Princeton's Phi Beta Kappa chapter presents teaching awards to Ahmadi, Wampole
The Princeton University chapter of Phi Beta Kappa will present its annual awards for excellence in undergraduate teaching to Amir Ali Ahmadi, assistant professor of operations research and financial engineering, and Christy Wampole, assistant professor of French and Italian and the George H. and Mildred F. Whitfield University Preceptor in the Humanities.
The awards will be bestowed at the Phi Beta Kappa induction ceremony, which will be held at 8:45 a.m. Monday, June 5, in Richardson Auditorium, Alexander Hall, immediately preceding the graduating seniors' Class Day ceremony.
The students define the criteria for excellence in teaching as skill in instruction, commitment to working with and building relationships with undergraduates, and the ability to spark students' intellectual interests. Each winner is presented with a plaque.
Amir Ali Ahmadi
Amir Ali Ahmadi joined the Princeton faculty in 2014. His research focuses on algebraic methods in optimization, computational aspects of dynamics and control, and algorithms and complexity.
Senior Graham Turk extolled Ahmadi as embodying Princeton's dual mission of teaching and research, adding that "if the third pillar were fashion, he would embody that one as well." In the citation for the award, Turk wrote that Ahmadi's "incredible capacity for empathy" in caring that his students had an exceptional experience of learning and discovery was matched by his extreme approachability. Invariably, he noted, Ahmadi "went above and beyond to help us understand the concepts taught in his class," and that he "possesses an uncanny ability to explain complex proofs in a way that helps his students develop their own critical thinking arsenals." Such strengths help explain why, "in only three years, his undergraduate course has become one of the most popular in the registrar's catalog."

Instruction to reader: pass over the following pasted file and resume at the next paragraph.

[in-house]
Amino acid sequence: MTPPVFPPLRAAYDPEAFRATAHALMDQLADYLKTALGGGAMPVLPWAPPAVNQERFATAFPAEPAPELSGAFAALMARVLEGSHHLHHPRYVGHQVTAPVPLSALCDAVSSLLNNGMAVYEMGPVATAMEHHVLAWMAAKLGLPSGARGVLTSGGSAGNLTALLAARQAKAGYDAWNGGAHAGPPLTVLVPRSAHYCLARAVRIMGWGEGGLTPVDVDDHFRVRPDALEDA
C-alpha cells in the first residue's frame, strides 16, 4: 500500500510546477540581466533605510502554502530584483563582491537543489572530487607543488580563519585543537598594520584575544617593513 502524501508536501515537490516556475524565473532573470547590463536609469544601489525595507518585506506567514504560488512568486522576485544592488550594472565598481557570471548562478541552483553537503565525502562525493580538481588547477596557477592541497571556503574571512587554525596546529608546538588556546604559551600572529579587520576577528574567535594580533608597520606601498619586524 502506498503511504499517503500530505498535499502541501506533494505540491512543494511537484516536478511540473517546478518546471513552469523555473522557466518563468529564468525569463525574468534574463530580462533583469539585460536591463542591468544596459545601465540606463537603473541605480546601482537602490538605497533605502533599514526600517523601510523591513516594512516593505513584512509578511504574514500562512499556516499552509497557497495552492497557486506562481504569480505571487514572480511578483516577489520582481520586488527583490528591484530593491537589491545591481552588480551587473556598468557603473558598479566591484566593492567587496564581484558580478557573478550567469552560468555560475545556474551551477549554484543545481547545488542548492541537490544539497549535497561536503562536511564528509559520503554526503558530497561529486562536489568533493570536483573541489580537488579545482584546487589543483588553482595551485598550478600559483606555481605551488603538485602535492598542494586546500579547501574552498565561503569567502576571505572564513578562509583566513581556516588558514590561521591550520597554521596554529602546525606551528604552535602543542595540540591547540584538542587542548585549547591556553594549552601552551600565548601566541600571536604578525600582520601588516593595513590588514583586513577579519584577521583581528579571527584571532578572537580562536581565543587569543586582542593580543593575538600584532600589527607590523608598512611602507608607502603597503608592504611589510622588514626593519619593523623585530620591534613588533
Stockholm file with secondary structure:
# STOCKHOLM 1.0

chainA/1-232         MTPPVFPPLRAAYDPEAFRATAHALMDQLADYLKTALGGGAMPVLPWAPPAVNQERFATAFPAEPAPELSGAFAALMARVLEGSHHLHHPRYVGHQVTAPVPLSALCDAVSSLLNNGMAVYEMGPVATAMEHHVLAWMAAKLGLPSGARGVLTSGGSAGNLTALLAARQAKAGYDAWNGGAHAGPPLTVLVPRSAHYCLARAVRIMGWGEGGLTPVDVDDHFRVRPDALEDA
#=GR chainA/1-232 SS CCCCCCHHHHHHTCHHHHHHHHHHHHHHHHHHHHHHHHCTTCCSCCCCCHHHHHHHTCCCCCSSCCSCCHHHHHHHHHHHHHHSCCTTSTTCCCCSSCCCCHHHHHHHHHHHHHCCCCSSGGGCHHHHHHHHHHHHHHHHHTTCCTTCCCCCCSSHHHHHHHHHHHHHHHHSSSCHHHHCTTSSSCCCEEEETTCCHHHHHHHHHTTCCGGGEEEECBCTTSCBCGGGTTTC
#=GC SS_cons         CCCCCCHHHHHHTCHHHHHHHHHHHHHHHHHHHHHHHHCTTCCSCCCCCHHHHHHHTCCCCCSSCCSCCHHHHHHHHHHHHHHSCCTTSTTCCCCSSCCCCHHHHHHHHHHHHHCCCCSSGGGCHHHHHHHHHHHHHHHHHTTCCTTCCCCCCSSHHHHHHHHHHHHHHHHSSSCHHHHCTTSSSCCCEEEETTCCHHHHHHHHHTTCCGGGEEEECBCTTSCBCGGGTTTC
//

Turk also cited Ahmadi's dedication beyond the classroom. As an academic-athletic fellow for the men's varsity tennis team, "and as a former member of Iran's National Junior Team, I imagine the rest of the Ivy League is relieved he is not allowed on the court." Ahmadi also organized the Julia Robinson Mathematics Festival for middle-schoolers to hone their mathematics problem-solving skills. "I was inspired by Professor Ahmadi's selfless dedication to STEM outreach," Turk said. "The young students who attended were transfixed by the puzzles and brainteasers, helping to spark their critical interest in math at a young age."
Ahmadi's research accomplishments include solving a 20-year open problem in convex optimization. He recently was awarded a Sloan Fellowship and in 2016 won a Google Faculty Research Award and Princeton's Howard B. Wentz, Jr. Junior Faculty Award for excellence in research and teaching. Prior to joining the Princeton faculty, he was a Herman Goldstine Fellow at the IBM Thomas J. Watson Research Center. He received his B.S. from the University of Maryland and his Ph.D. from the Massachusetts Institute of Technology.
Christy Wampole has made a significant impact on the teaching and learning community at Princeton since joining the faculty in 2011. Senior Kevin Wong could "hardly think of a faculty member who more deserves an award for excellence in teaching," given Wampole's "rare ability to see the best in people, and to bring out the best when it isn’t readily apparent."
Wong greatly values Wampole's dedication to and skill in bridging "incongruous extremes" and diverse perspectives. As a popular essayist, professor and cultural critic, she "wants to remind her reader, and her students, that people aren't so dissimilar from one another," Wong wrote, "and that even amidst the most intractable of differences, understanding and empathy are always possible."
Wampole, Wong continued, "possesses all of the qualities important in a scholar: intelligence, ambition, verve. But underpinning all of this, and rarer by far, is an ability to bring people together. It's a characteristic that enriches and ennobles all of her work."
Specializing in 19th-, 20th-, and 21-st century French and Italian literature, Wampole received her Ph.D. from Stanford University. She spent a year at the École Normale Supérieure in Paris as a researcher and, from 2005 to 2010, served as managing editor of Modernism/Modernity, the official journal of the Modernist Studies Association.